Water is one of those things we tend to take for granted. We turn on a tap and it’s just there but, if like most of us, you’re tired of rising utility costs, try these four small steps that can add up to big savings on your water bill.
You probably already know the basics of water conservation, but let’s review:
Take a shower instead of filling the bathtub. It takes 35 gallons of water to fill a bathtub. A five minute shower using a low-flow showerhead saves 22.5 gallons. It may not be possible for many of us to shower in five minutes, given that we also wash our hair and/or shave in the shower, but this gives you an idea of the amount of water that can be saved.
Replace the nozzles on kitchen and bathroom taps with aerators. Don’t worry; an aerator won’t reduce the water pressure.
Repair or replace leaky faucets. One leaky faucet, dripping one drop per second, wastes 10,000 litres of water a year.
Likewise, wait until you have a full load of clothes before running the washing machine. Rather than running water until it is hot or cold, heat water on the stove or in the microwave and keep a pitcher of water in the fridge to drink or add a couple of ice cubes to your glass of water.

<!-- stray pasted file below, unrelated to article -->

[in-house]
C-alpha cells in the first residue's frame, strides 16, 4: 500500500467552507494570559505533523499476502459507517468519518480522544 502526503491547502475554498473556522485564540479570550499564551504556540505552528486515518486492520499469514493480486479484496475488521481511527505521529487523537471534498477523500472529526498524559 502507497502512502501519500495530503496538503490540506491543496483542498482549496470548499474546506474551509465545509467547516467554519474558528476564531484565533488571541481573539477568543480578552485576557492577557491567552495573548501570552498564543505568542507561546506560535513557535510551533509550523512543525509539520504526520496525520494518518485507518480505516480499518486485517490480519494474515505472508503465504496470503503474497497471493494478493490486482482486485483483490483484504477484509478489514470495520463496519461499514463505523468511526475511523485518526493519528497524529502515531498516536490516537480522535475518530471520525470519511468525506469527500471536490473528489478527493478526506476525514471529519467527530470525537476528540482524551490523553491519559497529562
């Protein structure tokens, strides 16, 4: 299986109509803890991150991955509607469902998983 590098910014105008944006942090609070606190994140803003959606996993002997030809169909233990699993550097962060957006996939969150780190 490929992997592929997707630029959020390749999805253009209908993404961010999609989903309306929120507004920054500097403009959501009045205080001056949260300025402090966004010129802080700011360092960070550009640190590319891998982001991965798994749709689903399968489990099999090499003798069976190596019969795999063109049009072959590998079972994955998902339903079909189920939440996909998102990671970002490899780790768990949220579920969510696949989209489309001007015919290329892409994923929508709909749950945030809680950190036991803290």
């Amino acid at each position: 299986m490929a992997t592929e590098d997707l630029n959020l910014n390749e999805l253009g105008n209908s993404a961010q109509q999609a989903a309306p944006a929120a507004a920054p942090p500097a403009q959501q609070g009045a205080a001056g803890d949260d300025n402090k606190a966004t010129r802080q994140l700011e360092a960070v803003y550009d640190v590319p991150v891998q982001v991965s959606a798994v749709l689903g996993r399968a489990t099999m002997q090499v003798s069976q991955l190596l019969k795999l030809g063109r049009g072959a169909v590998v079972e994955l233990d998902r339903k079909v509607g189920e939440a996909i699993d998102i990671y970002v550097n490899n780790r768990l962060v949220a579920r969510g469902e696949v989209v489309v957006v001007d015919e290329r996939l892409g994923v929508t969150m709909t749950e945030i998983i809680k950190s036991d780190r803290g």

Don’t leave the bathroom tap running while you brush your teeth.
Use a covered rain barrel under a downspout to collect rainwater that you can then use to water the garden.
Now for some tips that maybe aren’t so common:
Put a plastic bucket in the shower to collect warm up and shower water rather than letting it all go down the drain. You can then use this “grey water” to flush the toilet a couple of times.
Forget about hosing down your driveway. A stiff push broom is all you need. If you prefer, you can wait until there has been a good rain and then go out with your broom. Consider it part of your exercise program.
I like to keep a glass of water on the bedside table at night. Any water that’s left over in the morning goes into the pets’ water dish or waters a houseplant.
When the pets’ water bowl needs freshening, I pour any leftover water onto a houseplant before cleaning the bowl. Your plants won’t mind a bit of kibble or some pet hair.
In the summertime, after cooking vegetables like corn on the cob, which generally takes a big pot of water, I let the water cool right down and then use it to help water the front garden, a hanging basket or even the lawn.
The Government of Canada has more tips and ideas to help you save money on your water bill. Large or small, anything you can do to conserve water will also conserve money when it comes time to pay the bills.